06 April 2024

1762 redux


(Related post

"But are the men prepared to resist not just one but a possibility of two enemies? None of us expected things would turn out like this."

It is 2024 and history is repeating itself. It was 1972 and history was waving its smirking flag. It was 1945 and a battle was claiming lives pointlessly. It was 1899 and betrayals were the rage. It was 1896 and loyalties ran dry. It was 1872 and executions were par for the course. It was 1762 and Brexit was born. 

"We've come to this godforsaken island for business. The sooner we can get out of here, the better."

Who would have thought that a 262-year old war still had so many things to say about contemporary foolishness, war trophies, warmongering and revolt, the conquered mindset, the conquistador mindset, myopic political decisions? A cryptic war, the 1762 British occupation of Manila. Buried in time, in the dustbin of history, but here resurrected with a stylistic flourish and imaginative brilliance by Vin dela Serna Lopez, a debutant novelist. Costume drama, period film, historical fantasy. It all unearthed the intrigues and hysterics of an overcast day.

They entered the walled city now sweltering in filth and wet weather. The clouds had always hung low over the Plaza Mayor since the arrival of the British, and in contrast to the pastel days of peacetime, its streets now assumed a grayish visual palette, as though they were always looking forward to the passage of some funeral.

The very atmosphere and mood of the period was captured in a prose wearing the patina of colonialism and the varnish of deathly expectation. The novel 1762 was a depiction of wartime situations in Manila in the latter part of that year when British forces, during the final year of the Seven Years' War, invaded Filipinas, which was then under Spanish rule for almost two centuries.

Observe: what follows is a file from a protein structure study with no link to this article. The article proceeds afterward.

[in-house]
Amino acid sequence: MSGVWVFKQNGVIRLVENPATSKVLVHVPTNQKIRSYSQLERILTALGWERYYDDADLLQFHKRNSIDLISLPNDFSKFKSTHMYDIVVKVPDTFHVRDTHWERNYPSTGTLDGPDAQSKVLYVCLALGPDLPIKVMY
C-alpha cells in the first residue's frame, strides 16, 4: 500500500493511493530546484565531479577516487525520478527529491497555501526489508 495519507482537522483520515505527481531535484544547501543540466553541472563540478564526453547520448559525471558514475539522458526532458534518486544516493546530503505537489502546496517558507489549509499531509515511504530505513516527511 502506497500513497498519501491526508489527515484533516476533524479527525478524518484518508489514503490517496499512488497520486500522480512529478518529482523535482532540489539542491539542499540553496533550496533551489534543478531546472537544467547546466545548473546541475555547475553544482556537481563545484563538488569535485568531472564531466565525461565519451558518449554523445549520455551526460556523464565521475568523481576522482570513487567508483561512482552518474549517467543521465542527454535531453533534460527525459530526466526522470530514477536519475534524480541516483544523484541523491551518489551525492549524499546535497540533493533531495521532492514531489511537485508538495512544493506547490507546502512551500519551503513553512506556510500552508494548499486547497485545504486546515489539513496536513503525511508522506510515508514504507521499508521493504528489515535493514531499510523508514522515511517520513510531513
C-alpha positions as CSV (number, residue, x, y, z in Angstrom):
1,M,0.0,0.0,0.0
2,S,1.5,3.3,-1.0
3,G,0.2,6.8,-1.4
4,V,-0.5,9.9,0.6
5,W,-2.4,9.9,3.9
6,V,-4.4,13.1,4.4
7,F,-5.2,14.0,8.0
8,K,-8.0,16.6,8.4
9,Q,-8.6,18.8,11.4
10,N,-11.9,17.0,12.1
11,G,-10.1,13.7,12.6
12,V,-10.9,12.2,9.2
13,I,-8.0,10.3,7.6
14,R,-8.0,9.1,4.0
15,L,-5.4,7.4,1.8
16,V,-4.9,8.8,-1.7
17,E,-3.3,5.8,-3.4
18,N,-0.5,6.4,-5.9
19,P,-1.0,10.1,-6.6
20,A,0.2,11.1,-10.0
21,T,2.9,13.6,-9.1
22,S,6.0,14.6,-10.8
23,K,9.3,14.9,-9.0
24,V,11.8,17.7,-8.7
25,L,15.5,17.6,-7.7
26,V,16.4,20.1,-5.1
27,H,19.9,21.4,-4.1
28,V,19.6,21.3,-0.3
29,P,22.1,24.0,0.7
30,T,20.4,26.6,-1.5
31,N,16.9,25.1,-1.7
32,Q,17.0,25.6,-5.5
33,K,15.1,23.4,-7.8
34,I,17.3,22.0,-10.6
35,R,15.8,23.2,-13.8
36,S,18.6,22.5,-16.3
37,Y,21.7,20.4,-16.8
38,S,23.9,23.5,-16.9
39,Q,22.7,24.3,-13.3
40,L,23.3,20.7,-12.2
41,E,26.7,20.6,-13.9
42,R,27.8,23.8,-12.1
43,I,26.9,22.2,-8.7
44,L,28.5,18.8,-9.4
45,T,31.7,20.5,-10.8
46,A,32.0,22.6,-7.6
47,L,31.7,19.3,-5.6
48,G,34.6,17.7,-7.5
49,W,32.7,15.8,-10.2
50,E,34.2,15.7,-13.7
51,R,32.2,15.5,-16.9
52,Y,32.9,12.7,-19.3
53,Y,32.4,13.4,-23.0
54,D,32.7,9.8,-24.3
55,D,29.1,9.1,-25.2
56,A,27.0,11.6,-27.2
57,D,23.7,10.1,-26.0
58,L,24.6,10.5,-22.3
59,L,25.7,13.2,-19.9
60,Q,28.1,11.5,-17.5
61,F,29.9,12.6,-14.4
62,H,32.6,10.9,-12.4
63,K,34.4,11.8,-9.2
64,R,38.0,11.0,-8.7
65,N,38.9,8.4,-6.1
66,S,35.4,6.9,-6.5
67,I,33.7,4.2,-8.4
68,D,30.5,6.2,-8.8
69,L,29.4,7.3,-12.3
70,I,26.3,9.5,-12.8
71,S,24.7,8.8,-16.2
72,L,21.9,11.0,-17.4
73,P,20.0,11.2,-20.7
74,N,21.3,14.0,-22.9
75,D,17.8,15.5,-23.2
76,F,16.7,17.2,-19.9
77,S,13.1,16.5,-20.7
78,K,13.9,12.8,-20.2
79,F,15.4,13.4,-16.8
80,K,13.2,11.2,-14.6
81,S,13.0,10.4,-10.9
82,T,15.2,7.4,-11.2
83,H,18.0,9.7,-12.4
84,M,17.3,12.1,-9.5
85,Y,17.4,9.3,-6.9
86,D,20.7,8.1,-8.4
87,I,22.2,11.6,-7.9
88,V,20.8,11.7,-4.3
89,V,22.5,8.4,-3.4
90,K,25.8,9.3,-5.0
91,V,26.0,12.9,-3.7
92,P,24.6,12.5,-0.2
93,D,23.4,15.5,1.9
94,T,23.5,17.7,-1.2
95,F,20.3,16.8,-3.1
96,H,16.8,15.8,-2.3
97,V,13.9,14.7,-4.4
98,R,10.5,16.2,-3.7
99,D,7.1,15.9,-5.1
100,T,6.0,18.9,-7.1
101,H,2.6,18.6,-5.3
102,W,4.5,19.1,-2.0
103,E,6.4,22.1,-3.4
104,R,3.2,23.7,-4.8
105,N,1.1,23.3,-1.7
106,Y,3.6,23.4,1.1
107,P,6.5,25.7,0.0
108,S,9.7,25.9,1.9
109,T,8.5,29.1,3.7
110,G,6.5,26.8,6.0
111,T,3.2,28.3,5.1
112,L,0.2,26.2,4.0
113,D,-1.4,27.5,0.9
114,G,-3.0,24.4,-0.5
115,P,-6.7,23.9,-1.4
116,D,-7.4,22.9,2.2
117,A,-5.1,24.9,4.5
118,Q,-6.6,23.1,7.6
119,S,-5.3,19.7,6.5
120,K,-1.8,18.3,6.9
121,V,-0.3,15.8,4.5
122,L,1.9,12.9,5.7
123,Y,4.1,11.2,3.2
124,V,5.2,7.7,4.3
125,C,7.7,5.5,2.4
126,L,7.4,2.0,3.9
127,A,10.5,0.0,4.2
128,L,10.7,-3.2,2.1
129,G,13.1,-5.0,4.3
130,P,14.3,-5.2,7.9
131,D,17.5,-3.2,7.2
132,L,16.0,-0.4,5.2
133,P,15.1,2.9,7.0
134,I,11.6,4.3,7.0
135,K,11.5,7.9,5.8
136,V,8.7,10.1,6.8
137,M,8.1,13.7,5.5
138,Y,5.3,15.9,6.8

An omnipresent narrator was giving his assessment of history, connecting the dots across time and place, taking brief moments to announce his presence to the readers. The narrator was not that too intrusive; he just tore the fabric of time. (See, for example, pages 245, 282, and 285). And what a story it was. A reflection about wars fueled by human avarice and Putinic delusions of power. It was not a dry recounting of well-researched events but one full of emotions, arresting imagery, and descriptive flair.

Pre-British, it started with the founding of a Filipino revolutionary group called Brotherhood of the Molave, a template for all movements doomed to fail because of a lack of cohesion and telltale signs of crab mentality. Because groupthink. Because leadership squabbles. Just because. The very same becauses and flaws that plagued the Katipunan and allowed national heroes to succumb to other (so-called) national heroes. The disruptive Chapter 4 of the novel, a rend in the fabric of time, was the master key of the novel, the break that allowed the creatures in Pandora's box to reveal their true natures and revel in the world created by the novel's fiction. The problematic Chapter 4 turned out to be the novel's problématique.

"Why is it," he said, "the we all share a single vision, but no one knows how to get there?"

"How can we know," she replied. "We do not even have an idea who we are."

The sentiment was of course shared many times over by many other Filipino novelists and cultural commentators in their own times seeking to unmask an identity straddling many different facets, diagnosed in 1987 by James Fallows as "a damaged culture" in an essay of the same name, an essay as provocative as it was obsolescent, whose words still ring true for obvious reasons and no longer ring true for not so obvious reasons.